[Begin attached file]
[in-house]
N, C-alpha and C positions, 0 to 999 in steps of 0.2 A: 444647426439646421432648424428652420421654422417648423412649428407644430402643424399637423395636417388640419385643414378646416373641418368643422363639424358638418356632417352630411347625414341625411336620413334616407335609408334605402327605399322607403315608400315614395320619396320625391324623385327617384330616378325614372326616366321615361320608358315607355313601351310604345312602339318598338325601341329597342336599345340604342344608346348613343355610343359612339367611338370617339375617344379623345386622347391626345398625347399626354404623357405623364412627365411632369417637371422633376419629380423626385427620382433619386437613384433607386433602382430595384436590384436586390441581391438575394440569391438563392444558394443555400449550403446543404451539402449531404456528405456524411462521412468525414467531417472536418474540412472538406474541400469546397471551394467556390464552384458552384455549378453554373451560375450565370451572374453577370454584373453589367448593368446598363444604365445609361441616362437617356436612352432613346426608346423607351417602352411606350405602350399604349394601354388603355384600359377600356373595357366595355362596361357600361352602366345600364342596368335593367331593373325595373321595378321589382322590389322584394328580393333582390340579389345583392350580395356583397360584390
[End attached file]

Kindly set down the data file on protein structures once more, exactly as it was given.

[in-house]
N, C-alpha and C positions, 0 to 999 in steps of 0.2 A: 444647426439646421432648424428652420421654422417648423412649428407644430402643424399637423395636417388640419385643414378646416373641418368643422363639424358638418356632417352630411347625414341625411336620413334616407335609408334605402327605399322607403315608400315614395320619396320625391324623385327617384330616378325614372326616366321615361320608358315607355313601351310604345312602339318598338325601341329597342336599345340604342344608346348613343355610343359612339367611338370617339375617344379623345386622347391626345398625347399626354404623357405623364412627365411632369417637371422633376419629380423626385427620382433619386437613384433607386433602382430595384436590384436586390441581391438575394440569391438563392444558394443555400449550403446543404451539402449531404456528405456524411462521412468525414467531417472536418474540412472538406474541400469546397471551394467556390464552384458552384455549378453554373451560375450565370451572374453577370454584373453589367448593368446598363444604365445609361441616362437617356436612352432613346426608346423607351417602352411606350405602350399604349394601354388603355384600359377600356373595357366595355362596361357600361352602366345600364342596368335593367331593373325595373321595378321589382322590389322584394328580393333582390340579389345583392350580395356583397360584390